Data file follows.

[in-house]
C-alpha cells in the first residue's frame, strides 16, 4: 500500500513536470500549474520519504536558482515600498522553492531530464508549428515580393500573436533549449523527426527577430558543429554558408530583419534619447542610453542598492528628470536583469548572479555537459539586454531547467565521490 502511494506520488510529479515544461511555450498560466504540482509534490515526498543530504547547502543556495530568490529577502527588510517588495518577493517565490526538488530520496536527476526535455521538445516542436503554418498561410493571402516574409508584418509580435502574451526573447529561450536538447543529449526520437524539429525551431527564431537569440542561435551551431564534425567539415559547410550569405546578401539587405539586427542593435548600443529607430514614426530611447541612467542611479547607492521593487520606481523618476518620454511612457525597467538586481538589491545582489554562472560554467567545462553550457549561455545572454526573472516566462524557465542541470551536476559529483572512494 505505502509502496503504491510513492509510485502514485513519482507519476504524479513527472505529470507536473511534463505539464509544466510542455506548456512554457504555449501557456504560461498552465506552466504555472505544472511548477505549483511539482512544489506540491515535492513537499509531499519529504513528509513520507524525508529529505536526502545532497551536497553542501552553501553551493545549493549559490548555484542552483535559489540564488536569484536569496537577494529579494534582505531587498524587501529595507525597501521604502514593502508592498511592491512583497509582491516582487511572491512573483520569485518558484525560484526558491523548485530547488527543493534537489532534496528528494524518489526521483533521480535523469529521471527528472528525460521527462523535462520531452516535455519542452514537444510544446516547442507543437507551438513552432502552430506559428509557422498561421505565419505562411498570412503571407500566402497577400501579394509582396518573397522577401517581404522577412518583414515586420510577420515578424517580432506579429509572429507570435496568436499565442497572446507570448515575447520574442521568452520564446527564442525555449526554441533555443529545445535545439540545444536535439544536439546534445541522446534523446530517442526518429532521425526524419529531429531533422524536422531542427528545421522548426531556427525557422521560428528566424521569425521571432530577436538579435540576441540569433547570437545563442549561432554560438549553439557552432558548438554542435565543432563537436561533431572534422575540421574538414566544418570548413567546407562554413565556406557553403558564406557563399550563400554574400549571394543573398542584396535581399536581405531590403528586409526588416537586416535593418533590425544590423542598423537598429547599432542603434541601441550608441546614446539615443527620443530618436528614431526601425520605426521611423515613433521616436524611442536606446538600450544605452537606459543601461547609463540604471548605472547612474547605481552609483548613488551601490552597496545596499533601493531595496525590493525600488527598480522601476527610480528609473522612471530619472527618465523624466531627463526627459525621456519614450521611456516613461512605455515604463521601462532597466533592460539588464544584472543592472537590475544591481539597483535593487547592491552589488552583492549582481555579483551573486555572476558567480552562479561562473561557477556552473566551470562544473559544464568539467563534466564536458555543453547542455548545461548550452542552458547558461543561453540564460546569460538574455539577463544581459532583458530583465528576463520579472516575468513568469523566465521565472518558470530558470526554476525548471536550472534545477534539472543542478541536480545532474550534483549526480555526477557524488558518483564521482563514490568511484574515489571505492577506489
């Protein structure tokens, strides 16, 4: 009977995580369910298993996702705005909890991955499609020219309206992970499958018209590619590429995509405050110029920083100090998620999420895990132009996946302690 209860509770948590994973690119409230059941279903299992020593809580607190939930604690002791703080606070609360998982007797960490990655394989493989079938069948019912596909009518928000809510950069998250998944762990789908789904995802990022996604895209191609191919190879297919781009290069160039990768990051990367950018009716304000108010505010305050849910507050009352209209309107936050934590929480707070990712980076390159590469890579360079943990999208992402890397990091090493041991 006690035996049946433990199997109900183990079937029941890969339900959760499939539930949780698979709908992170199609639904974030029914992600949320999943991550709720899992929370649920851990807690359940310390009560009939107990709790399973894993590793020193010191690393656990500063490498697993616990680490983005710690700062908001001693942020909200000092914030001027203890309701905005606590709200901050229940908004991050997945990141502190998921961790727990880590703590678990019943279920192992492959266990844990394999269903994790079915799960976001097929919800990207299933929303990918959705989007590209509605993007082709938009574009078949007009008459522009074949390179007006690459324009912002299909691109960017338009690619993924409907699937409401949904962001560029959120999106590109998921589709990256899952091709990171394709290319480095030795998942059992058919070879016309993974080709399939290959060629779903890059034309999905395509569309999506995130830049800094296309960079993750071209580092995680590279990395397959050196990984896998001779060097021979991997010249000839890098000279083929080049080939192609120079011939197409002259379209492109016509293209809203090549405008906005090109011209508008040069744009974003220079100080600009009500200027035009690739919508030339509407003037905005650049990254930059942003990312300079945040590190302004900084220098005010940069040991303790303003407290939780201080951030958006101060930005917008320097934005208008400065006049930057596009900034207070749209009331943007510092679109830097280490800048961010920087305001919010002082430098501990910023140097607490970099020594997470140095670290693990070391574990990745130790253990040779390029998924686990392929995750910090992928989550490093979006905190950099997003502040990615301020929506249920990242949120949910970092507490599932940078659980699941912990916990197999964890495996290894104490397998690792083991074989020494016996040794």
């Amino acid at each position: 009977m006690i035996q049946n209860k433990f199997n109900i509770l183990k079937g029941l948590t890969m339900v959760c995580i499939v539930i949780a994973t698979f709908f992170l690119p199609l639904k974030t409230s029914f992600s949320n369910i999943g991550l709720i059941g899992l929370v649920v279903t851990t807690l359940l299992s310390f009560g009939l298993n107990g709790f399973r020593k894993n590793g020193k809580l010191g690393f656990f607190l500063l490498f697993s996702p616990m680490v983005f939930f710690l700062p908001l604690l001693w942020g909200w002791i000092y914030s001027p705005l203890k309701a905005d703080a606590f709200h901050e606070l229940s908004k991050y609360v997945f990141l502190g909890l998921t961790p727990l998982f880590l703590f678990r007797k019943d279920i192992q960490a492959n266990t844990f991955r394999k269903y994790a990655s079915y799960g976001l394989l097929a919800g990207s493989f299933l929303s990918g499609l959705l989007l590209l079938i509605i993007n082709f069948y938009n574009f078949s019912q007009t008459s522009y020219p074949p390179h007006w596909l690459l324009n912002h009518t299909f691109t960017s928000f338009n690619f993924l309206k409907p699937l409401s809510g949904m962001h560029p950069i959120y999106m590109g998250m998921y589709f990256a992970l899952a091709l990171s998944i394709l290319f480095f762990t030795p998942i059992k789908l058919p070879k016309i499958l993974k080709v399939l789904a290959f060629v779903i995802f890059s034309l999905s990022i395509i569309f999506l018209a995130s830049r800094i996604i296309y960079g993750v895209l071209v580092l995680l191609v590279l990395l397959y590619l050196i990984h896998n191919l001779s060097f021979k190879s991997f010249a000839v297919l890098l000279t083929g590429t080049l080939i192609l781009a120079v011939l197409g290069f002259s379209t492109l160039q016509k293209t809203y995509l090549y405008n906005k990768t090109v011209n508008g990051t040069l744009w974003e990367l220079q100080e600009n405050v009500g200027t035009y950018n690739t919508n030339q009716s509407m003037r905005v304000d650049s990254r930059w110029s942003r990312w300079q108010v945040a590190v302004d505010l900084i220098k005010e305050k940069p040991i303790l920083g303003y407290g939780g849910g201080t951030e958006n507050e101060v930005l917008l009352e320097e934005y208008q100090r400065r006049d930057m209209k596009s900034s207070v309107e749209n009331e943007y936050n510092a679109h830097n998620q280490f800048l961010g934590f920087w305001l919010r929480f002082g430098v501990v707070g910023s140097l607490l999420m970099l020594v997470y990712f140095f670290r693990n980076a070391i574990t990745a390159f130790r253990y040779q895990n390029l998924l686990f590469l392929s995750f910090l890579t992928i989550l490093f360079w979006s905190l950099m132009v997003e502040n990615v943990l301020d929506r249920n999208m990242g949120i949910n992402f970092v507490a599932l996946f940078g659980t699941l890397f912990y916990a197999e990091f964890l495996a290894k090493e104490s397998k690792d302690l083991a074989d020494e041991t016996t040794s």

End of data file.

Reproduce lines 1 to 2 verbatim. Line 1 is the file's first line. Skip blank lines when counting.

[in-house]
C-alpha cells in the first residue's frame, strides 16, 4: 500500500513536470500549474520519504536558482515600498522553492531530464508549428515580393500573436533549449523527426527577430558543429554558408530583419534619447542610453542598492528628470536583469548572479555537459539586454531547467565521490 502511494506520488510529479515544461511555450498560466504540482509534490515526498543530504547547502543556495530568490529577502527588510517588495518577493517565490526538488530520496536527476526535455521538445516542436503554418498561410493571402516574409508584418509580435502574451526573447529561450536538447543529449526520437524539429525551431527564431537569440542561435551551431564534425567539415559547410550569405546578401539587405539586427542593435548600443529607430514614426530611447541612467542611479547607492521593487520606481523618476518620454511612457525597467538586481538589491545582489554562472560554467567545462553550457549561455545572454526573472516566462524557465542541470551536476559529483572512494 505505502509502496503504491510513492509510485502514485513519482507519476504524479513527472505529470507536473511534463505539464509544466510542455506548456512554457504555449501557456504560461498552465506552466504555472505544472511548477505549483511539482512544489506540491515535492513537499509531499519529504513528509513520507524525508529529505536526502545532497551536497553542501552553501553551493545549493549559490548555484542552483535559489540564488536569484536569496537577494529579494534582505531587498524587501529595507525597501521604502514593502508592498511592491512583497509582491516582487511572491512573483520569485518558484525560484526558491523548485530547488527543493534537489532534496528528494524518489526521483533521480535523469529521471527528472528525460521527462523535462520531452516535455519542452514537444510544446516547442507543437507551438513552432502552430506559428509557422498561421505565419505562411498570412503571407500566402497577400501579394509582396518573397522577401517581404522577412518583414515586420510577420515578424517580432506579429509572429507570435496568436499565442497572446507570448515575447520574442521568452520564446527564442525555449526554441533555443529545445535545439540545444536535439544536439546534445541522446534523446530517442526518429532521425526524419529531429531533422524536422531542427528545421522548426531556427525557422521560428528566424521569425521571432530577436538579435540576441540569433547570437545563442549561432554560438549553439557552432558548438554542435565543432563537436561533431572534422575540421574538414566544418570548413567546407562554413565556406557553403558564406557563399550563400554574400549571394543573398542584396535581399536581405531590403528586409526588416537586416535593418533590425544590423542598423537598429547599432542603434541601441550608441546614446539615443527620443530618436528614431526601425520605426521611423515613433521616436524611442536606446538600450544605452537606459543601461547609463540604471548605472547612474547605481552609483548613488551601490552597496545596499533601493531595496525590493525600488527598480522601476527610480528609473522612471530619472527618465523624466531627463526627459525621456519614450521611456516613461512605455515604463521601462532597466533592460539588464544584472543592472537590475544591481539597483535593487547592491552589488552583492549582481555579483551573486555572476558567480552562479561562473561557477556552473566551470562544473559544464568539467563534466564536458555543453547542455548545461548550452542552458547558461543561453540564460546569460538574455539577463544581459532583458530583465528576463520579472516575468513568469523566465521565472518558470530558470526554476525548471536550472534545477534539472543542478541536480545532474550534483549526480555526477557524488558518483564521482563514490568511484574515489571505492577506489